The opening session centered on the role of NATO. Former Secretary General, Anders Fogh Rasmussen told the audience that if Russia continued to provoke, NATO should step up its presence, and if necessary create a permanent base in order to react, if the need arises. The Canadian Defence Minister, Harjit Sajjan in his submission said, “The confidence that NATO gives to its member nations is absolutely important. That solid, collective message that we send when a decision is made, that we can turn it into military action very quickly, is extremely important and the enhanced forward presence of the four main battle groups right now is an example of that.”
“Our leaders came together at the Warsaw Summit, made a collective decision and are now turning it into action… that collective message is extremely powerful, especially when you have multiple nations coming together with four battle groups. It demonstrates far more than our troops coming together to train.”
“That collective message that it sends, especially to Russia, is that many nations can come together, have inter-operability, and that we can make a decision and turn it into action very quickly is a message of solidarity.”
Former Latvian President, Vaira Vike-Freiberga, speaking at the same opening session reminded delegates that “the values of the West are being put to question.” She went on to say that we need to rise up to the challenge of responding when a minority violate or compromise equally shared human values.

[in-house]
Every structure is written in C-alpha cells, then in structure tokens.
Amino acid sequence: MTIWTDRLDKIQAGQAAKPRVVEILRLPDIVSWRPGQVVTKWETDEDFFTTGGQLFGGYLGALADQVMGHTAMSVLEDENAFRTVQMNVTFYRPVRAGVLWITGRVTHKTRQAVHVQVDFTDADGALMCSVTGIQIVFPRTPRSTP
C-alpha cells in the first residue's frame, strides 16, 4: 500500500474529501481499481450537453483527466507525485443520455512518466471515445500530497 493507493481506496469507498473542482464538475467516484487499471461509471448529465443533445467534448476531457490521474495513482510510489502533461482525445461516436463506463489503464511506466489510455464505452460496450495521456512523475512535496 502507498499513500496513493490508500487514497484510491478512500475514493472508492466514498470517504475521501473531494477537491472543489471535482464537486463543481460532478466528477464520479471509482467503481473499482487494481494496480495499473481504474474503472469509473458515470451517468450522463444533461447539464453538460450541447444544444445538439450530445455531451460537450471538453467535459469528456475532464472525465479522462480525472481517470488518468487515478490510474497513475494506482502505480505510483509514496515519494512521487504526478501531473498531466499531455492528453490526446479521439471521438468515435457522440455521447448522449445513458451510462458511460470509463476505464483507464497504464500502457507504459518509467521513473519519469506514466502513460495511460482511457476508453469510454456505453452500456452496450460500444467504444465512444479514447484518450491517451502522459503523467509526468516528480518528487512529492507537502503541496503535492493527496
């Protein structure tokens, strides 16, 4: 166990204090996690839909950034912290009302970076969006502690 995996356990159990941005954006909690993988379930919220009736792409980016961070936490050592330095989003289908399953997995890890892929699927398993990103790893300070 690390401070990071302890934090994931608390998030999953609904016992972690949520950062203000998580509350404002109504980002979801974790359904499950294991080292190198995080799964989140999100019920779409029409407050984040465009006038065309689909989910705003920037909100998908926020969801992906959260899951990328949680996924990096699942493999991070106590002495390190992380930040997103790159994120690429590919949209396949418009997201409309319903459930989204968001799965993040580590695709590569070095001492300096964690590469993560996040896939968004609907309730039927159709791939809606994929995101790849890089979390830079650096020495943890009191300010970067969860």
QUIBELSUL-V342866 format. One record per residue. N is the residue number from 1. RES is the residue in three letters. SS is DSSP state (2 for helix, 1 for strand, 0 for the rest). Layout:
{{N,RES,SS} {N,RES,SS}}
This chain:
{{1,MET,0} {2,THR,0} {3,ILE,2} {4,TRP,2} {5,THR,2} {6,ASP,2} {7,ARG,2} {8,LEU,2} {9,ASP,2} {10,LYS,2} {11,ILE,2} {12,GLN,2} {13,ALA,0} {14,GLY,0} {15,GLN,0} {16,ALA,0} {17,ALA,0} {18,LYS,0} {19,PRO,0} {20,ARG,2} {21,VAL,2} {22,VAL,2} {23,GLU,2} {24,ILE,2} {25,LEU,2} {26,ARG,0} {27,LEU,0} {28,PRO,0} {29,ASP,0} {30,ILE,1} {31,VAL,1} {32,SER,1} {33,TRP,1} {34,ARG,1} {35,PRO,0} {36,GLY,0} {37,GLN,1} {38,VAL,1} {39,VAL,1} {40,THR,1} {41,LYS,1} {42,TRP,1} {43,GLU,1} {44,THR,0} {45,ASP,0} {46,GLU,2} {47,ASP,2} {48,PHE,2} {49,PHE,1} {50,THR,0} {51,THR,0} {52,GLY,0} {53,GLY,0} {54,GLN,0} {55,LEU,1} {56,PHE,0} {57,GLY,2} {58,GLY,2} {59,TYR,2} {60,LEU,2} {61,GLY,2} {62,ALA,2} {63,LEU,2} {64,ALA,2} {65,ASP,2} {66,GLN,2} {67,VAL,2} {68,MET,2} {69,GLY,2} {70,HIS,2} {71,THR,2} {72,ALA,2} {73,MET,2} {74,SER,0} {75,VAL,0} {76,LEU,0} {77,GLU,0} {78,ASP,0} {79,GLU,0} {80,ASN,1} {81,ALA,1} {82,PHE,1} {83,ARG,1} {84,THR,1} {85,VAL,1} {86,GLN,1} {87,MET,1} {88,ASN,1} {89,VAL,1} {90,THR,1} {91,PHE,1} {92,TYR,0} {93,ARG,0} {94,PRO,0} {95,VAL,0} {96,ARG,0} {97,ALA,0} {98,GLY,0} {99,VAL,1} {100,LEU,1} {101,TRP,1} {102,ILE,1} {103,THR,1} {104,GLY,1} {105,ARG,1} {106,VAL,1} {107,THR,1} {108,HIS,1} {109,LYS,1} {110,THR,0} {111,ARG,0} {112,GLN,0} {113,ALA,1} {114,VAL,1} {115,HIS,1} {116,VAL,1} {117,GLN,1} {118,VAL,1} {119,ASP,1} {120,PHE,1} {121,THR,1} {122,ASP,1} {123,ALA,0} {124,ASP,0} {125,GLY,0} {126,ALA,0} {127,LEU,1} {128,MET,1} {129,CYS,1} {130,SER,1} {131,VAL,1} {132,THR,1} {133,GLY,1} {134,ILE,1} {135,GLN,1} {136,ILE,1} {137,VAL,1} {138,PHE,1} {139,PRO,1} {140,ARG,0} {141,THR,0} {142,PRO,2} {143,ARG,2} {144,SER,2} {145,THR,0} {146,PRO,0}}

Estonian Defence Minister, Hannes Hanso, warned that there was little prospect of Russia modifying its aggressive stance in the foreseeable future. “The current regime derives its legitimacy from confrontation,” Hanso said, “We need to realise we’re in it for the long run.”
Other sessions included the Global Economic Outlook and European Prospects, European Cooperative Security, Russian Economy and Policy Choices, The Middle East in upheaval and the mass exodus to the EU, and the future of the European Order. The conference also hosted several evening sessions to which members of the media were not invited. These sessions had the promise of being a lot more interesting and of value to a public which is unable to attend this conference as it is by invitation only, yet who are targeted by a supply of information and propaganda that can be highly influential.